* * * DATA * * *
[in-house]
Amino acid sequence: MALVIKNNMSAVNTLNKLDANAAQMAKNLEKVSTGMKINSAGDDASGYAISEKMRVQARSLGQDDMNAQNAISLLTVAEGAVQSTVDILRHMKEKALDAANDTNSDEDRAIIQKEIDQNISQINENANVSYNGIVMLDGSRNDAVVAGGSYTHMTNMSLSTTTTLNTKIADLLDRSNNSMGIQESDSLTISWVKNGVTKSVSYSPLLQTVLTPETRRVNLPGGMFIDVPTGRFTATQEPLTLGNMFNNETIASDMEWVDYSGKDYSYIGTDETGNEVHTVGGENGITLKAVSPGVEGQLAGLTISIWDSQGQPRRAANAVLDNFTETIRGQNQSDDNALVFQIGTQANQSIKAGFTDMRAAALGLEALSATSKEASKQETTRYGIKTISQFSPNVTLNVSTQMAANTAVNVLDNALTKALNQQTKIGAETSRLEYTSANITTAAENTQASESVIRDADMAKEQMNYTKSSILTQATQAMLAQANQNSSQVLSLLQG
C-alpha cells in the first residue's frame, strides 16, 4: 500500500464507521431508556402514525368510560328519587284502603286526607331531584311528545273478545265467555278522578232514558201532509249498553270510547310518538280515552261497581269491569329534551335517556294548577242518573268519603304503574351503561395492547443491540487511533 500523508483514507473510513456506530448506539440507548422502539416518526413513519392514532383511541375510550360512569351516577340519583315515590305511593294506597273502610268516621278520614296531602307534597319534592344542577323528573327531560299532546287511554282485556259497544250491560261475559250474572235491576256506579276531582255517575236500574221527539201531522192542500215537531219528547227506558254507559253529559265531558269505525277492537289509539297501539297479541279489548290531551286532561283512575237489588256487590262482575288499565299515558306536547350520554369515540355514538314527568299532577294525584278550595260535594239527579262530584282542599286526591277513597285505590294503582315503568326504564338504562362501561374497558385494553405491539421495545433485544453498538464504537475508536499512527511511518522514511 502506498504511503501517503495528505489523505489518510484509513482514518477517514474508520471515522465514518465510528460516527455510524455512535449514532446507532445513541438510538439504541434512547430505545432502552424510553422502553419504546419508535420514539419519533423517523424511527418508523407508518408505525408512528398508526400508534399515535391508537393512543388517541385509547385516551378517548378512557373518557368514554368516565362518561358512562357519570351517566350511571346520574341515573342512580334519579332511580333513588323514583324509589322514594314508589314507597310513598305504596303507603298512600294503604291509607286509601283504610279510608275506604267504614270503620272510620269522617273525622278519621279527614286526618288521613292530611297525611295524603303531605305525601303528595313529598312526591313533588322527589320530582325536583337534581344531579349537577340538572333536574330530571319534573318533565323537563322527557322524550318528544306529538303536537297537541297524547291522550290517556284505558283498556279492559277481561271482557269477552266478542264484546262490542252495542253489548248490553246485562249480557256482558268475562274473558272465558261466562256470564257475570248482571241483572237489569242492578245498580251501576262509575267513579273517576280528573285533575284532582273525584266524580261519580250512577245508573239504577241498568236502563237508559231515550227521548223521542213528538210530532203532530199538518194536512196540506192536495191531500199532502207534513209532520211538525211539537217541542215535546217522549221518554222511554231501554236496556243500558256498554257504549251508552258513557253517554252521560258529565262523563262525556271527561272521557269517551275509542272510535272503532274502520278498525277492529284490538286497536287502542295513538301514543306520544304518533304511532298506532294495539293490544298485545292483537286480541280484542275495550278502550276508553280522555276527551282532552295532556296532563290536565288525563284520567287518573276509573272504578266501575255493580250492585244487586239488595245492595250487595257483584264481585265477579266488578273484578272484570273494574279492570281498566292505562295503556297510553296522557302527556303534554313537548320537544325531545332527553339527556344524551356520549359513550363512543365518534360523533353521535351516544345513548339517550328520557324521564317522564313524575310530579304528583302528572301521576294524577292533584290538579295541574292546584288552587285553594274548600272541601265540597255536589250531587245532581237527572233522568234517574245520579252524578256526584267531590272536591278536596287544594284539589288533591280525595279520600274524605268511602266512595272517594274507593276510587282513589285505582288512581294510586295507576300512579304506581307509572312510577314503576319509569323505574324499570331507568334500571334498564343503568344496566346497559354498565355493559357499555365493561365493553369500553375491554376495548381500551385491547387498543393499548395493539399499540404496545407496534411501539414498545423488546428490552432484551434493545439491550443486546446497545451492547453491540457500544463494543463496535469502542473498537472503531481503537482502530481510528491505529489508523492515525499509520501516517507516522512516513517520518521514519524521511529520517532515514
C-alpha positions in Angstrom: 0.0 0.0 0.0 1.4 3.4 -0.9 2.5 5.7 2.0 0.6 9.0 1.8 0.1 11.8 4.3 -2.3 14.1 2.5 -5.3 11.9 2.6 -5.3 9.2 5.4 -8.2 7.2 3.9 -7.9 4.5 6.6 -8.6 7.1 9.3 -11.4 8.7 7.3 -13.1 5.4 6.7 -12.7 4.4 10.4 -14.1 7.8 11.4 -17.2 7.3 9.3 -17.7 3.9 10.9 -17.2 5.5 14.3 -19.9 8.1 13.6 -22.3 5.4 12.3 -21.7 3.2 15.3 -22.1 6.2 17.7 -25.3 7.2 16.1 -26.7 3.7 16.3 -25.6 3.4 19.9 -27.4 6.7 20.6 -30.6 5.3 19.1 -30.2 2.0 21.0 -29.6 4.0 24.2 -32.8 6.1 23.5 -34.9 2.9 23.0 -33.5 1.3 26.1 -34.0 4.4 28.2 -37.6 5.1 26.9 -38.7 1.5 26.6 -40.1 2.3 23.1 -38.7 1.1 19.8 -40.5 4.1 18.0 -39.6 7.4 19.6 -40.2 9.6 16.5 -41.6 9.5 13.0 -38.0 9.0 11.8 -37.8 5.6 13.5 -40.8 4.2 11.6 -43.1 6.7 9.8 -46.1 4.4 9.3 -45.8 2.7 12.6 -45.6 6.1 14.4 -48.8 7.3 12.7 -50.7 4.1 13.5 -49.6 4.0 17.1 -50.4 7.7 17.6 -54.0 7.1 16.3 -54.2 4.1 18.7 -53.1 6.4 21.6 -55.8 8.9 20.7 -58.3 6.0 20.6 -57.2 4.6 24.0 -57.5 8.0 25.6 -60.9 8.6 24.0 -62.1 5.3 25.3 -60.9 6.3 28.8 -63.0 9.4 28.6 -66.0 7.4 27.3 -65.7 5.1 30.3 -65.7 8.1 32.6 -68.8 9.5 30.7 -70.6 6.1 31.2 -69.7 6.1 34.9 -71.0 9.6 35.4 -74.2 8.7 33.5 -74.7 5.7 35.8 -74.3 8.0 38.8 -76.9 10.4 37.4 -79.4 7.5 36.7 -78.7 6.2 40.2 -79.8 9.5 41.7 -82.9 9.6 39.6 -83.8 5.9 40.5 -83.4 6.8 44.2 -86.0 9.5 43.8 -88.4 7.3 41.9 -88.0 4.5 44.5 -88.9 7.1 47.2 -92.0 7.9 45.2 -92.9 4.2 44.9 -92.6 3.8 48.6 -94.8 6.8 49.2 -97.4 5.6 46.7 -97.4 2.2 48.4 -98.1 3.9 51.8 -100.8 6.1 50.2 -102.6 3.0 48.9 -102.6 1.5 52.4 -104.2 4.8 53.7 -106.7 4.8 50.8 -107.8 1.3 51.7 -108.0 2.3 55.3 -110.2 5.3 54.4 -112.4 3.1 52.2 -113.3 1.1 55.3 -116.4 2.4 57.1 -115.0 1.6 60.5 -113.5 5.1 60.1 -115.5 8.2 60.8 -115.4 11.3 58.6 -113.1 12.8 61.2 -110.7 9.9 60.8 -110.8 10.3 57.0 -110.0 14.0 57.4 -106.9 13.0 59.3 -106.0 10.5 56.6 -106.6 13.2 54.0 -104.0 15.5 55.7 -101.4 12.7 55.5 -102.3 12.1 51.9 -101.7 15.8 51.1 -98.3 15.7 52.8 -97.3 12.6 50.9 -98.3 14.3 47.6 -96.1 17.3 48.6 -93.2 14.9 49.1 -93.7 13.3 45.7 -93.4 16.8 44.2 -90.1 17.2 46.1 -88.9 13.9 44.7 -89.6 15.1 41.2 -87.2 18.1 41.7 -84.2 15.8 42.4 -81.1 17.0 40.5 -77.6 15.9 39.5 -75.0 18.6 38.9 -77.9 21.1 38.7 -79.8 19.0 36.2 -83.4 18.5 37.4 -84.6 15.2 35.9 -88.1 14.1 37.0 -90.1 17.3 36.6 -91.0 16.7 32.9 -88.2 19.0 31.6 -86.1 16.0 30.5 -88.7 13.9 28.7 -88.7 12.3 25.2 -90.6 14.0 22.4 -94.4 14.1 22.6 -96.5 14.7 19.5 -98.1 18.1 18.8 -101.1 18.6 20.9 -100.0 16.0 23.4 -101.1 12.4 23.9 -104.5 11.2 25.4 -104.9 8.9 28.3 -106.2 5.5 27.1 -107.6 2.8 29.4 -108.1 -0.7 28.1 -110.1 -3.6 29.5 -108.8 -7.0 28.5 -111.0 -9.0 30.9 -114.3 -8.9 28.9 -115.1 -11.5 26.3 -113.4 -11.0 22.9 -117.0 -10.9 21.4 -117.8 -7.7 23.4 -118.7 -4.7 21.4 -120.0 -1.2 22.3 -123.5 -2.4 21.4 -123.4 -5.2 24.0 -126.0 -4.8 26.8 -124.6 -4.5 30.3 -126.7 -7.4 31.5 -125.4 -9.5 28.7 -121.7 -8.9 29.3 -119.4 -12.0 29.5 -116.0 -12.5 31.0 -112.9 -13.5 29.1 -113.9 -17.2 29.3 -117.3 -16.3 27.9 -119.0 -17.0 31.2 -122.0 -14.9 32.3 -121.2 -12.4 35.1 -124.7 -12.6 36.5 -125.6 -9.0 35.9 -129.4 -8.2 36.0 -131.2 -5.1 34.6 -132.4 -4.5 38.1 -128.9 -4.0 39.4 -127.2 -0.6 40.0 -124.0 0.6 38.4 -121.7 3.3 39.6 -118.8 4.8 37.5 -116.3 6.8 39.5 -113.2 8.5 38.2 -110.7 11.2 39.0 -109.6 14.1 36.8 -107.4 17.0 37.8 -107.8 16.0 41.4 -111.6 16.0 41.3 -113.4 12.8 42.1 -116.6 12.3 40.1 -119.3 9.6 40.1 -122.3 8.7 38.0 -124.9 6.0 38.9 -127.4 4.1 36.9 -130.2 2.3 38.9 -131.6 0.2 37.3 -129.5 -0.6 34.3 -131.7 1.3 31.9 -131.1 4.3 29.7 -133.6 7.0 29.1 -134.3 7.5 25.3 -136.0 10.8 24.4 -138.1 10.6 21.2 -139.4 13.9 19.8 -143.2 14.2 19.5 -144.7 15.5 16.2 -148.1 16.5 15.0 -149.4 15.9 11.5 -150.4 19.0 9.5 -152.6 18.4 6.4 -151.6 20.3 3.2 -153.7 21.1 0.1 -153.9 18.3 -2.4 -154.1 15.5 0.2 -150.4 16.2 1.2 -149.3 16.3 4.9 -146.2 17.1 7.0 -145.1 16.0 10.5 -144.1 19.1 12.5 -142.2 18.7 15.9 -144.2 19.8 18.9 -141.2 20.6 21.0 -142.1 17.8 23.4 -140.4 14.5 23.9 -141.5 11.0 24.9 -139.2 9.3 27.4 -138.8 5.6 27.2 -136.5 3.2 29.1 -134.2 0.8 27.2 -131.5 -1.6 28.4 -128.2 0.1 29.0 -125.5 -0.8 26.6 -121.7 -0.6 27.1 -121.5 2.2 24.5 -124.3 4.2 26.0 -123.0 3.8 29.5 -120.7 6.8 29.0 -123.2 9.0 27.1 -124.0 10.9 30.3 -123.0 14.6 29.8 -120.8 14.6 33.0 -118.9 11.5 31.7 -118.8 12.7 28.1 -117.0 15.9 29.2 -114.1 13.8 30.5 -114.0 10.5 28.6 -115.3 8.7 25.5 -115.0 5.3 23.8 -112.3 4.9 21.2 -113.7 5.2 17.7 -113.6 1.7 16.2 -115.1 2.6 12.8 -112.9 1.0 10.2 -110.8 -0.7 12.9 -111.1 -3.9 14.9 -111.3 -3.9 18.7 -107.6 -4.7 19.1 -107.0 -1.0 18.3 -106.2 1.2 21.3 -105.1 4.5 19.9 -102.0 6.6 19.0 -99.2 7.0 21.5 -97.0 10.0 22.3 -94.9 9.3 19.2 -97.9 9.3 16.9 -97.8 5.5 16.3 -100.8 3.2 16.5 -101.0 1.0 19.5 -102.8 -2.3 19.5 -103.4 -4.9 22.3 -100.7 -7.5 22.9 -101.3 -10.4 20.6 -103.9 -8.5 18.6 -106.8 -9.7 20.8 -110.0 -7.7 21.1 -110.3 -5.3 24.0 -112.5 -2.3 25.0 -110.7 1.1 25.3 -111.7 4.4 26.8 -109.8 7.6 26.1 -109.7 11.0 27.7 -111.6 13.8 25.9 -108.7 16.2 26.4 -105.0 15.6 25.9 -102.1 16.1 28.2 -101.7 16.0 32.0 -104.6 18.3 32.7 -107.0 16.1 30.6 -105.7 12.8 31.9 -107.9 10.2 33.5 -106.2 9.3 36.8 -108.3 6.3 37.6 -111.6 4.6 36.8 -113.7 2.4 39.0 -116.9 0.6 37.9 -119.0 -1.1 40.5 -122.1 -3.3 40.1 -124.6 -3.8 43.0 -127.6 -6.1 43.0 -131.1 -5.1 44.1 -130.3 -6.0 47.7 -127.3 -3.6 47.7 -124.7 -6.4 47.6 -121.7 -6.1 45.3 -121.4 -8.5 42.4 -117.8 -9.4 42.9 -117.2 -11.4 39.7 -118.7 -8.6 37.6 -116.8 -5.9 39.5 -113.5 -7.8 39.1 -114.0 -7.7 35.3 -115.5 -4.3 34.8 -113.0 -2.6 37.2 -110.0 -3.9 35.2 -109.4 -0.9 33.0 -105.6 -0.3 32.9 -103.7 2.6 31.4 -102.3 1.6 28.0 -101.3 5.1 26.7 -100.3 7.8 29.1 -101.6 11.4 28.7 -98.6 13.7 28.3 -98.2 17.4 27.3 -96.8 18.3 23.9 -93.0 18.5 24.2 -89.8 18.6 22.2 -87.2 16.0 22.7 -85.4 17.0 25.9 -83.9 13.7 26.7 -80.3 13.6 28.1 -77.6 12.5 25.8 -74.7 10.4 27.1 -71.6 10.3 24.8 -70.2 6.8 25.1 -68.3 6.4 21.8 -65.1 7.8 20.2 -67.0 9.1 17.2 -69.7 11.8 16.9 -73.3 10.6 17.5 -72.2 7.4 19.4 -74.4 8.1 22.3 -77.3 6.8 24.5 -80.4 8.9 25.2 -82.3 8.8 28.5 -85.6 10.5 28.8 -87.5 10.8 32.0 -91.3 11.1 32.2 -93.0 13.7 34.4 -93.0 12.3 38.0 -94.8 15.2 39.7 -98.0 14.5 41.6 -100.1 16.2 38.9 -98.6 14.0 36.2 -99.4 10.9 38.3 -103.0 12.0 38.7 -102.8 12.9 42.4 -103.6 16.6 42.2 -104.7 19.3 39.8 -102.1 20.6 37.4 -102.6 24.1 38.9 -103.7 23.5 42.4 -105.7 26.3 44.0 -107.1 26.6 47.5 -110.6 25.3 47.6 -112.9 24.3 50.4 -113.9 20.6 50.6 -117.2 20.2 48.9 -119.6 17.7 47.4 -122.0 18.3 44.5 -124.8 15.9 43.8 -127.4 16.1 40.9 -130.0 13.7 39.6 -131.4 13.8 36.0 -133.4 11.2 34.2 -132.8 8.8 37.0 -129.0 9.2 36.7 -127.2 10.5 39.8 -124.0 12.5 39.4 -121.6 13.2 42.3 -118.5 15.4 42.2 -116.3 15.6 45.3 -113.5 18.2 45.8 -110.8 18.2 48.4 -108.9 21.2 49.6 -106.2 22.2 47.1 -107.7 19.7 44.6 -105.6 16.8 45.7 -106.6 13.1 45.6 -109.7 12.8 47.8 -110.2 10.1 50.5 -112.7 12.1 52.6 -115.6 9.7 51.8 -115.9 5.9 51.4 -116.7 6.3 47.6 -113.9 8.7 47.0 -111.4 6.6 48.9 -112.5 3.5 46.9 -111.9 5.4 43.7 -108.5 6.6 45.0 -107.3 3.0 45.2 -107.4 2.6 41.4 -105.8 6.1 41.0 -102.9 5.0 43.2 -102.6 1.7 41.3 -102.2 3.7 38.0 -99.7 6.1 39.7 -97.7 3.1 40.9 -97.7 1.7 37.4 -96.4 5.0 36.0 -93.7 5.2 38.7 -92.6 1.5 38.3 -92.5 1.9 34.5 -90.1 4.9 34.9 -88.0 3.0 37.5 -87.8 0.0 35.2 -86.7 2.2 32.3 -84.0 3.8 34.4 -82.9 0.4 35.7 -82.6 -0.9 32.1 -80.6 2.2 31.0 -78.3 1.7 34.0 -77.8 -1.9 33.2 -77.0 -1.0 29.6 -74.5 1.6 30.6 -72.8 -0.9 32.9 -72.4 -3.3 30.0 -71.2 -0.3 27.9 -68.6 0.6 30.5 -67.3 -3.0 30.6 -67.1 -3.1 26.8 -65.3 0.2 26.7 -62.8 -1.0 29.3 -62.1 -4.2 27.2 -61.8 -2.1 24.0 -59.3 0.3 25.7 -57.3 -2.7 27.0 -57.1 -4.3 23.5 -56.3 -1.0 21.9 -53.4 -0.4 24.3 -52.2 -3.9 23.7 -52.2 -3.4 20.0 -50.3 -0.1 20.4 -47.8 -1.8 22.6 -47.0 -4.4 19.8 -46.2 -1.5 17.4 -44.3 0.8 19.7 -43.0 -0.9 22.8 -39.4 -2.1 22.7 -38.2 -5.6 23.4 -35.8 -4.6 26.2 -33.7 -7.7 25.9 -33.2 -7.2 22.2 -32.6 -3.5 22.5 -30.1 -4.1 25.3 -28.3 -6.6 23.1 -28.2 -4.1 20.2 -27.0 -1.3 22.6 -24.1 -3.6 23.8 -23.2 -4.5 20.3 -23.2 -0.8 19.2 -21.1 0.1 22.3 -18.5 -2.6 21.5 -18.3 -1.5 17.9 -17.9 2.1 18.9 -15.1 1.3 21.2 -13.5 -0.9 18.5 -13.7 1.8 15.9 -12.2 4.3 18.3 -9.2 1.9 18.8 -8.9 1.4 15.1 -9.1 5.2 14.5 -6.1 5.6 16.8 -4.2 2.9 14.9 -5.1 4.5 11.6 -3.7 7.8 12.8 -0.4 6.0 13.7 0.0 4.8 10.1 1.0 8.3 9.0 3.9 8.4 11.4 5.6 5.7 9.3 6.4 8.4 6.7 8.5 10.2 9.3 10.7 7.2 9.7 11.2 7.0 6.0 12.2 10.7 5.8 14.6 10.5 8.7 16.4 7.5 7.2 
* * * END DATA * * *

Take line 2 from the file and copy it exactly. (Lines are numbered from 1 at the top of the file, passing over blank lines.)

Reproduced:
Amino acid sequence: MALVIKNNMSAVNTLNKLDANAAQMAKNLEKVSTGMKINSAGDDASGYAISEKMRVQARSLGQDDMNAQNAISLLTVAEGAVQSTVDILRHMKEKALDAANDTNSDEDRAIIQKEIDQNISQINENANVSYNGIVMLDGSRNDAVVAGGSYTHMTNMSLSTTTTLNTKIADLLDRSNNSMGIQESDSLTISWVKNGVTKSVSYSPLLQTVLTPETRRVNLPGGMFIDVPTGRFTATQEPLTLGNMFNNETIASDMEWVDYSGKDYSYIGTDETGNEVHTVGGENGITLKAVSPGVEGQLAGLTISIWDSQGQPRRAANAVLDNFTETIRGQNQSDDNALVFQIGTQANQSIKAGFTDMRAAALGLEALSATSKEASKQETTRYGIKTISQFSPNVTLNVSTQMAANTAVNVLDNALTKALNQQTKIGAETSRLEYTSANITTAAENTQASESVIRDADMAKEQMNYTKSSILTQATQAMLAQANQNSSQVLSLLQG